A runaway trolley is heading down the tracks toward five workmen who will be killed if the trolley proceeds on its present course. You are on a footbridge over the tracks, in between the approaching trolley and the five workmen. Next to you on this footbridge is a stranger who happens to be very large. The only way to save the lives of the five workmen is to push this stranger off the bridge and onto the tracks below where his large body will stop the trolley. The stranger will die if you do this, but the five workmen will be saved. Would you push the stranger on to the tracks in order to save the five workmen?
Researchers at the University of Southern California in Los Angeles have been exploring the role of emotion in moral decisions and have discovered that while most people reject solutions to dilemmas that involve harming one person to save others, people with damage to an area of the brain just behind the forehead endorse such decisions.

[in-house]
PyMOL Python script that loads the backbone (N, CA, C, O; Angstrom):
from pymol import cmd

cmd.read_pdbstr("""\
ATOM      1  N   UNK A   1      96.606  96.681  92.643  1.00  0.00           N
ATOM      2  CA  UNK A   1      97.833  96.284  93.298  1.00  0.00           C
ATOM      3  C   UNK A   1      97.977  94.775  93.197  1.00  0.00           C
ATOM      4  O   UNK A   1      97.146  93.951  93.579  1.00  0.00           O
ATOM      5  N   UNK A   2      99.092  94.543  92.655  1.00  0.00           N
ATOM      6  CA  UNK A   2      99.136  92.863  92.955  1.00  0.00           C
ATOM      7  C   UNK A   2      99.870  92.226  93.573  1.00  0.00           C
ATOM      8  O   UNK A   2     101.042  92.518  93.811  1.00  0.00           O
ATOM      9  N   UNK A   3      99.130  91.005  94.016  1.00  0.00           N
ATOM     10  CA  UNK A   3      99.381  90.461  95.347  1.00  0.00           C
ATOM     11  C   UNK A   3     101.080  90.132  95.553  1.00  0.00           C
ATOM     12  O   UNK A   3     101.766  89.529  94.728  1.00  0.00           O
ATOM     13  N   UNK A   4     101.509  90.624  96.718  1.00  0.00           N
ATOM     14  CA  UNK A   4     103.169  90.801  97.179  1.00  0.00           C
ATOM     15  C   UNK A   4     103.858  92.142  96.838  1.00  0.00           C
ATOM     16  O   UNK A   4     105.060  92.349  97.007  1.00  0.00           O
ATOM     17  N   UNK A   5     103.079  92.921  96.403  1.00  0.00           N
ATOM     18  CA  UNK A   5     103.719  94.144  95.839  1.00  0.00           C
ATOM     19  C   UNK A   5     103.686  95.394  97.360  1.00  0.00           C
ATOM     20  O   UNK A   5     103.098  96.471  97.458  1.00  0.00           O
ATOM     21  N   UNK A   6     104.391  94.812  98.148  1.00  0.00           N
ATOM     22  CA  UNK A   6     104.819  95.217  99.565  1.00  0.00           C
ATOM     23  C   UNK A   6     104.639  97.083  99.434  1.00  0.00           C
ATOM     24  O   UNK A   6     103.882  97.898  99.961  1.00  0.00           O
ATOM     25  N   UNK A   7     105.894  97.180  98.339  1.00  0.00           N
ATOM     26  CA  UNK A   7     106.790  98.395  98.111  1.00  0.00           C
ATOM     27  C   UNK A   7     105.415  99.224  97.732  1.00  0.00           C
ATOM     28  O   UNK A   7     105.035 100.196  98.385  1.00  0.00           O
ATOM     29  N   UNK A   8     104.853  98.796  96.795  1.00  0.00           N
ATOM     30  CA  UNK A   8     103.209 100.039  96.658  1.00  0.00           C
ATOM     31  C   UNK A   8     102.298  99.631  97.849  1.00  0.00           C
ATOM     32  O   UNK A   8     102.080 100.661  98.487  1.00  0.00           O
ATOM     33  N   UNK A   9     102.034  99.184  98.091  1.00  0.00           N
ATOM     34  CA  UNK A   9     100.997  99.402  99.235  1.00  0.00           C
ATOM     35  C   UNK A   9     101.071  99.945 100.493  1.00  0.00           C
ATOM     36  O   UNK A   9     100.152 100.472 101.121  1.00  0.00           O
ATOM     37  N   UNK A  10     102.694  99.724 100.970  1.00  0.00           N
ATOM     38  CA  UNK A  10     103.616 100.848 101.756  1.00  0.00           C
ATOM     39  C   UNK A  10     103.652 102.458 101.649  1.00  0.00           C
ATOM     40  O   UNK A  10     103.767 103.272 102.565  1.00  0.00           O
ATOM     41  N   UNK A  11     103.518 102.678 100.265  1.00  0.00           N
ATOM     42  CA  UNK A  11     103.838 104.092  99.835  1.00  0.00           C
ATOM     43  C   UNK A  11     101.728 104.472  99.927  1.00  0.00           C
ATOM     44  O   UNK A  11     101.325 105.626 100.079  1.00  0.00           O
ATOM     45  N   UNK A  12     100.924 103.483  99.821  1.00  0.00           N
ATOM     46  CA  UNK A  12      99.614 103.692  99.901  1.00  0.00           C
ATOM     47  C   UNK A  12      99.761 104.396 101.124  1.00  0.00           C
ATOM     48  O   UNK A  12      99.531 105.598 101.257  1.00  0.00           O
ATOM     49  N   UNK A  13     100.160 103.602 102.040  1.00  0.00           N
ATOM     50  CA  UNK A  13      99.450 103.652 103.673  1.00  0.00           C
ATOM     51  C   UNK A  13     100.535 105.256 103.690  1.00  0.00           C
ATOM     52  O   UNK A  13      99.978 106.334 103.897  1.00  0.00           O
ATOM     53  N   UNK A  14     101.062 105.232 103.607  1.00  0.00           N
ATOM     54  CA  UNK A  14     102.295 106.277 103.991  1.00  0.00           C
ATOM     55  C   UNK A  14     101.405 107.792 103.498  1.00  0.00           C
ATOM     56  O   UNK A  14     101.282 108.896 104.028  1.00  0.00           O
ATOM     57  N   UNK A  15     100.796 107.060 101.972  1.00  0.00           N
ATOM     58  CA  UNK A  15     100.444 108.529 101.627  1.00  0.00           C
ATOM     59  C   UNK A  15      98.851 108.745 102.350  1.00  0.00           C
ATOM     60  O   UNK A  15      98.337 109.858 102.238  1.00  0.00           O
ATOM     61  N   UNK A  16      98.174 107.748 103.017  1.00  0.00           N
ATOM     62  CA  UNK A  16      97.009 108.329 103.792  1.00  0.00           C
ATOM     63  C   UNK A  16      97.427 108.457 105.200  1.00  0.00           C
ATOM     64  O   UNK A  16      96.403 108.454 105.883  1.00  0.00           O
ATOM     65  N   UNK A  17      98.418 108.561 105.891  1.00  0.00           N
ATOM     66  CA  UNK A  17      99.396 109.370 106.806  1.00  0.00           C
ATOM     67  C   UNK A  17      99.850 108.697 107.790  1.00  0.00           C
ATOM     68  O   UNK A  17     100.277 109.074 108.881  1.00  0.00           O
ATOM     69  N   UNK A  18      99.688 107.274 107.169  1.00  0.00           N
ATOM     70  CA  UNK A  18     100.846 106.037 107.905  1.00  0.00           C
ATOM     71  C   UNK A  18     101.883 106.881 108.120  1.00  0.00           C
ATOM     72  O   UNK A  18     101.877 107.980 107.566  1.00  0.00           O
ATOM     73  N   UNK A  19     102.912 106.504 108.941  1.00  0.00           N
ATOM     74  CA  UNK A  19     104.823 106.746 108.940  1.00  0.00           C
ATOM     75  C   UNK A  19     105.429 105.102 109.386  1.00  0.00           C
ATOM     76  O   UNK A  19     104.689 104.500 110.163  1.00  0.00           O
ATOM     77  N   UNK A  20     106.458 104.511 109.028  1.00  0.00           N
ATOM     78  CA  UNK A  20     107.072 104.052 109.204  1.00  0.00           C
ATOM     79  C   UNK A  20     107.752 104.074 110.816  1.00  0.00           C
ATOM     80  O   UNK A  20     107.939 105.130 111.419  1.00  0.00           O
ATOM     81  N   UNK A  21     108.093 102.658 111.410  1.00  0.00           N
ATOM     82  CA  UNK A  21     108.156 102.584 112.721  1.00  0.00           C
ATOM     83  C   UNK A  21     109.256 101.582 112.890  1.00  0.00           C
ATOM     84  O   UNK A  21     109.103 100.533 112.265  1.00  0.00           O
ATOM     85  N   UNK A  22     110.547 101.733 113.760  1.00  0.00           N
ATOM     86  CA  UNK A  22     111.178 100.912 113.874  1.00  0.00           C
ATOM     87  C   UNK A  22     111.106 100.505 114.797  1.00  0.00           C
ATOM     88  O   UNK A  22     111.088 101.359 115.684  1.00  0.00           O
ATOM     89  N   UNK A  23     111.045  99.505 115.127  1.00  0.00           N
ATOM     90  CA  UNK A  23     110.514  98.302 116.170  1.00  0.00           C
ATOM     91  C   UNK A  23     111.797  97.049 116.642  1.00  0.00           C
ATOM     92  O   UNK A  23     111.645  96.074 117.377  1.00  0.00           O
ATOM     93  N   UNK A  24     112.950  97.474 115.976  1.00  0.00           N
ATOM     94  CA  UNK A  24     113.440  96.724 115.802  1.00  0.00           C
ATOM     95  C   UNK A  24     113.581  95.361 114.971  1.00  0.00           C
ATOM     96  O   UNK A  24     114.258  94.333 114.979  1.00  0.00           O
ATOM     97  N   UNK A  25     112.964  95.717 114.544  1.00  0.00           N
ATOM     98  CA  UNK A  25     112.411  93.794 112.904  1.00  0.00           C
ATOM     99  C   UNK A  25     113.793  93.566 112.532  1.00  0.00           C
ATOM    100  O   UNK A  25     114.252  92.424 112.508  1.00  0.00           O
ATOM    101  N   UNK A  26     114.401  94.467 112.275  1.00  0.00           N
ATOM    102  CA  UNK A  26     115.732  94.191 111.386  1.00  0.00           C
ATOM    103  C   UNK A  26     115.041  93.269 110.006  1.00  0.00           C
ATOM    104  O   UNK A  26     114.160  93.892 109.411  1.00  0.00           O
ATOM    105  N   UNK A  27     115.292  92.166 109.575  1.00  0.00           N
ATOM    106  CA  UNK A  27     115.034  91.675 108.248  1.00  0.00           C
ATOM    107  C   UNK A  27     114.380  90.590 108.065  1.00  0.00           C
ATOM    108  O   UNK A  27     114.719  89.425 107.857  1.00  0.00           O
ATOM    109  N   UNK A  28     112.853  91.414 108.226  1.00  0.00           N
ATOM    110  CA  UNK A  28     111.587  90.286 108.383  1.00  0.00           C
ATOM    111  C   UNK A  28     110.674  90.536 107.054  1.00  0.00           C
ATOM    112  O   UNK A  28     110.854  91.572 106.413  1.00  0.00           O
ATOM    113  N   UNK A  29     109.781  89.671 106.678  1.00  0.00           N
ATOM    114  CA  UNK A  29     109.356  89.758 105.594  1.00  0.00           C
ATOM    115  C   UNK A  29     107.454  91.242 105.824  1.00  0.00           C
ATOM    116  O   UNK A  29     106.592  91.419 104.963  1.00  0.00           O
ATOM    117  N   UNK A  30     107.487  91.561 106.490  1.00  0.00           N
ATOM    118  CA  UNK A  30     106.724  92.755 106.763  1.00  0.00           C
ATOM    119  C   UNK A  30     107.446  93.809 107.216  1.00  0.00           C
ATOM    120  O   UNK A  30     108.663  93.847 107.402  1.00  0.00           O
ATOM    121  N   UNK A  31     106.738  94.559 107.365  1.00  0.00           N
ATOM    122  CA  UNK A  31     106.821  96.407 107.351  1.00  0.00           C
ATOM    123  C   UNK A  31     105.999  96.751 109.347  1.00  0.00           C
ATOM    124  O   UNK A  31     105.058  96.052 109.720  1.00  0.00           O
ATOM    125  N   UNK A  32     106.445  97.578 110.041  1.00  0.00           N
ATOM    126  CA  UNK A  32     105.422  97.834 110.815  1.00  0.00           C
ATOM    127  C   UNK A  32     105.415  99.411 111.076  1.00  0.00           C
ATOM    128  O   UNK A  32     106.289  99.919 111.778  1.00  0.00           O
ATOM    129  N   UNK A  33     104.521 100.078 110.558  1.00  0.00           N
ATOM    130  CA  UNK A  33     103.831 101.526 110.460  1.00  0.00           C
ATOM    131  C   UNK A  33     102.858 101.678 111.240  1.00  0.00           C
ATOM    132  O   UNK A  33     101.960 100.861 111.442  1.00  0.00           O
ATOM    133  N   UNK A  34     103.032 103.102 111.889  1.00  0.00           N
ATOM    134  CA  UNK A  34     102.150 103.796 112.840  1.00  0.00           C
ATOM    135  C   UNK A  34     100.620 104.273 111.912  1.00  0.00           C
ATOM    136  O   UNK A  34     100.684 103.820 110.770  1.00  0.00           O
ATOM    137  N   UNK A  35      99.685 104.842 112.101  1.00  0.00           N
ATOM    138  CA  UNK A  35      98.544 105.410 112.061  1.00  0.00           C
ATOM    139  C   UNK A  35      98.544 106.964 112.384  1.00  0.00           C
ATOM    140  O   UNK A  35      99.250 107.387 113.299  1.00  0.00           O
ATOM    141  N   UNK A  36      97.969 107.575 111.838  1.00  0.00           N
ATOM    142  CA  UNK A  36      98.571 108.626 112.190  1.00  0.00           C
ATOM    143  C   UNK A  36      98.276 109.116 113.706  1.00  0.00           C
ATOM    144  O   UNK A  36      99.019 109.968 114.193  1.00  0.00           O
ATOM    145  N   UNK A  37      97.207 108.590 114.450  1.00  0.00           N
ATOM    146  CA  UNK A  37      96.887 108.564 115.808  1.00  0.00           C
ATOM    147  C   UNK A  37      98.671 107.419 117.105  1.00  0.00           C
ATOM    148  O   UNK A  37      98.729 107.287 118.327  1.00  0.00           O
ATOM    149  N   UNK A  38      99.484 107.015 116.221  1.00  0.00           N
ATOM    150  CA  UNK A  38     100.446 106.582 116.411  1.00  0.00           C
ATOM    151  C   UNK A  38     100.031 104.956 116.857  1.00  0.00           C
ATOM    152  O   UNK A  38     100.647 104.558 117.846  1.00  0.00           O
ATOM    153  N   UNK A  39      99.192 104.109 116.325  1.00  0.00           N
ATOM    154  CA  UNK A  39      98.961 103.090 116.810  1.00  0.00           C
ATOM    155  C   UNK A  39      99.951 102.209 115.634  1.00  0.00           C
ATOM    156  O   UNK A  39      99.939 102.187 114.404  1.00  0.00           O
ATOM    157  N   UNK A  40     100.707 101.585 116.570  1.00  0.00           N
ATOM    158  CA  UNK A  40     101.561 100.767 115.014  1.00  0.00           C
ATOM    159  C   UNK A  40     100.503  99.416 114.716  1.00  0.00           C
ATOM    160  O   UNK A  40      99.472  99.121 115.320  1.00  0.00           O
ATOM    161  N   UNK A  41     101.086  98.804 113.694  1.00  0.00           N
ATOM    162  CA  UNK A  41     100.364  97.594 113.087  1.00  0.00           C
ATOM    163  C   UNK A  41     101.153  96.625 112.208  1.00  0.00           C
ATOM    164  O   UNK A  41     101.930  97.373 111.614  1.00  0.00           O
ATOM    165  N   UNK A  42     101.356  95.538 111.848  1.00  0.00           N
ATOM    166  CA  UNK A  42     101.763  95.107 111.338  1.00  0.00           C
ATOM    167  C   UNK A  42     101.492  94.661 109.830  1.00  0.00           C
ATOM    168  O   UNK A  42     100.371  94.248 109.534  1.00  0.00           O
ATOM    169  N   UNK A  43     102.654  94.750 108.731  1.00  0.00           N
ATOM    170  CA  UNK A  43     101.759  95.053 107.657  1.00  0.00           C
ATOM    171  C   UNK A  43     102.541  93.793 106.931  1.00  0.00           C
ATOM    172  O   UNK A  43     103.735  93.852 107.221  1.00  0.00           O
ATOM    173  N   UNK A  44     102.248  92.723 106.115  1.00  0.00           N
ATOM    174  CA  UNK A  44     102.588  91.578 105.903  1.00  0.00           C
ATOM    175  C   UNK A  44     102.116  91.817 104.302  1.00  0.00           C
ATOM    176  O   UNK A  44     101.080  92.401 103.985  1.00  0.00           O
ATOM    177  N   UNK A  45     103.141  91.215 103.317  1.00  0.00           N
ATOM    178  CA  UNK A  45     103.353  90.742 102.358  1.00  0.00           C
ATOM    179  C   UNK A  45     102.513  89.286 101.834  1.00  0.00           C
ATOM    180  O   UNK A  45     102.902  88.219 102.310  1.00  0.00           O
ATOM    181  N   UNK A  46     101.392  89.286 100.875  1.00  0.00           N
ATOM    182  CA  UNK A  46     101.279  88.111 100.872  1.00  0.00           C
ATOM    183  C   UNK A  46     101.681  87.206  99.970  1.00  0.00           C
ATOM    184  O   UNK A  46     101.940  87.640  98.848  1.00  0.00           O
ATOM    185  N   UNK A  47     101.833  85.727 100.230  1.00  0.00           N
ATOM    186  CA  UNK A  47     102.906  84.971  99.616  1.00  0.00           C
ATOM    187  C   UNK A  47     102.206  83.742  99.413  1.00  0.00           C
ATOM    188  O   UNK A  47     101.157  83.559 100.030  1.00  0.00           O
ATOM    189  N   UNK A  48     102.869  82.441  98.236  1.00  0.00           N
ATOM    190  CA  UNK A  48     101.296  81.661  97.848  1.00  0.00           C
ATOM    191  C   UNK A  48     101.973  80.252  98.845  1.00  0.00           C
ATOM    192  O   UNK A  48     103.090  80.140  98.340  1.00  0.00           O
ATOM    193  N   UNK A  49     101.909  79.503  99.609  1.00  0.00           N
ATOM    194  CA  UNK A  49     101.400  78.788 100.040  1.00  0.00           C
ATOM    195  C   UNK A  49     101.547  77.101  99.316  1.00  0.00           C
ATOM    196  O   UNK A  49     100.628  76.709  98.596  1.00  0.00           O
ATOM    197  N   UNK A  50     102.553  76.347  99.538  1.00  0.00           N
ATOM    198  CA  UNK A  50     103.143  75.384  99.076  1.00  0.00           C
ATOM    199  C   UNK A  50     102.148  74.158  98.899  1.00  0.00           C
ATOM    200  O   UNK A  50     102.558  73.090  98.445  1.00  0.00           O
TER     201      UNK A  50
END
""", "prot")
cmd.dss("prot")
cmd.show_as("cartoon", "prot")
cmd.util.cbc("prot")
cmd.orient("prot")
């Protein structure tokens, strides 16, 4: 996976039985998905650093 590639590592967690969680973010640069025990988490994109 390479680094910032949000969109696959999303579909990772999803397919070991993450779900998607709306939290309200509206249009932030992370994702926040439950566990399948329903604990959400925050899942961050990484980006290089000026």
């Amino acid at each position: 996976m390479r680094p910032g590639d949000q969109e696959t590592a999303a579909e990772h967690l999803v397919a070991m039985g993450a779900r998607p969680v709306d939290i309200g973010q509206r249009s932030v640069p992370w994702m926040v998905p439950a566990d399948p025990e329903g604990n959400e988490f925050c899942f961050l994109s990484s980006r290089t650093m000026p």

"Social emotions were really the scaffolding for what we came to construct as ethics. How those social emotions are taken into account in the process of decision-making seems to be very biological. When things get complicated, we engage an emotional system - it's not reason alone."More moral dilemmas used in the research can be found in the report.